“They [the Gulf] have been among those markets to which Chinese investments still held up even if Chinese investments, in general, have been wavering,” Ralf Wiegart, Head of MENA economics, at IHS Markit, told MEE.

Hedging bets

In recent years Beijing’s economic relationship with the Gulf has grown well beyond shovel-ready construction projects and oil wells. Gulf states are big buyers of Chinese surveillance technology. Huawei’s 5G networks have been rolled out from the Bahraini capital of Manama to the business hub of Dubai. And in Saudi Arabia, Beijing is helping the country develop nuclear technology.

Despite the objections of Washington, long the dominant security and economic power in the Gulf, the countries appear to be pressing ahead with closer ties to China. 

In December, the UAE suspended discussions with Washington to acquire its state-of-the-art F-35 fighter jet due to frustration over the slow pace of talks amid US concerns about Abu Dhabi's relationship with China.

This past week Beijing renewed its pledge to continue deepening ties with Gulf powers.

In a readout from the meeting between Al-Hajraf and Yi the two sides agreed to “help the GCC countries become logistics and shipping hubs leading neighbouring areas, and attract more foreign capital and technologies to the Gulf region”.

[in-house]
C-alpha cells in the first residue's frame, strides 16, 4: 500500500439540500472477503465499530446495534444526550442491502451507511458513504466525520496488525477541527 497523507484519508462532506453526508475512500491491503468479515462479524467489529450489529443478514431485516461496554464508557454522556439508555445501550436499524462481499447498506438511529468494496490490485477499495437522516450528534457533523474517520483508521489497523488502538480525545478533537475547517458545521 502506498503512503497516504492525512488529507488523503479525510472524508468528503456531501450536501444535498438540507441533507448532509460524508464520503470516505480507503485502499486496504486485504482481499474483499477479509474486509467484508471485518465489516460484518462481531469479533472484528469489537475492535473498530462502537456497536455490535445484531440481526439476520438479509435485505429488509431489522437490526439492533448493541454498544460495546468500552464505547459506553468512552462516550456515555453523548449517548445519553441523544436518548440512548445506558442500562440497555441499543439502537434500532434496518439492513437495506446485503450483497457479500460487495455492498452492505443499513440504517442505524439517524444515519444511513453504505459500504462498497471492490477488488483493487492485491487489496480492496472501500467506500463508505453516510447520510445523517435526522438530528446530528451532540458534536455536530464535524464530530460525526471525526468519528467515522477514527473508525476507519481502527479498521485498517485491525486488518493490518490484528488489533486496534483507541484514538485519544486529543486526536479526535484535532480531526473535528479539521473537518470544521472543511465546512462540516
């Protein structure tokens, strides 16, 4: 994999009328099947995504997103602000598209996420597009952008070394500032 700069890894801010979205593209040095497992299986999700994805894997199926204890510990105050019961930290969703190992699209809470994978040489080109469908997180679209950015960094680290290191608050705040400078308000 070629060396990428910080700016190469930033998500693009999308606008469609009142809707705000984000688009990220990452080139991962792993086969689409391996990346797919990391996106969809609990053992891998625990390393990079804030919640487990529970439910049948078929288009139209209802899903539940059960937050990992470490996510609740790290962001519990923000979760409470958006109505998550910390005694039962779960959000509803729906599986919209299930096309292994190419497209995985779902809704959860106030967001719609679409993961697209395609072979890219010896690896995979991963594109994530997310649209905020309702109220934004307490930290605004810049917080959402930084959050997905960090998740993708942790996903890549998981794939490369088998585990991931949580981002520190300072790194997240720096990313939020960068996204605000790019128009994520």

Jamal Abdullah, a scholar on the Gulf and visiting professor at the University of Montreal in Canada, said the flurry of diplomatic meetings this week demonstrated just how far the Gulf states have moved towards China, as they fret about the US commitment to their security and grow discontented with Washington's criticism of their domestic politics and human rights. 

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“These countries are closer in geography, and closer in outlook to Beijing,” he said. "They are not going to abandon the US but they are hedging their bets, economically and politically." 

At the same time as Beijing was hosting top Gulf diplomats, China was also preparing for the visit of Iranian foreign minister Hossein Amir-Abdollahian on Friday.

While China has been eager to make inroads with Arab countries it remains one of Tehran's top international allies. The two countries signed a 25-year strategic partnership agreement last year and China is a signatory to the 2015 nuclear agreement that world powers are trying to revive in Vienna. 

“The Gulf states want to create a balance with China to protect themselves from Iran,"  Abdullah added. 

Ironically enough, it is uncertainty over the fate of the Iranian nuclear deal that has contributed to an easing of tensions between Gulf powers like Saudi Arabia and Qatar, which Abdullah says may actually make it easier for the countries to bridge their differences and revive negotiations with Beijing on a free trade agreement.

Still, he voices scepticism about a breakthrough anytime soon. “The Gulf countries will all deepen their ties with China, but I don’t believe they are united enough to work together as a bloc”.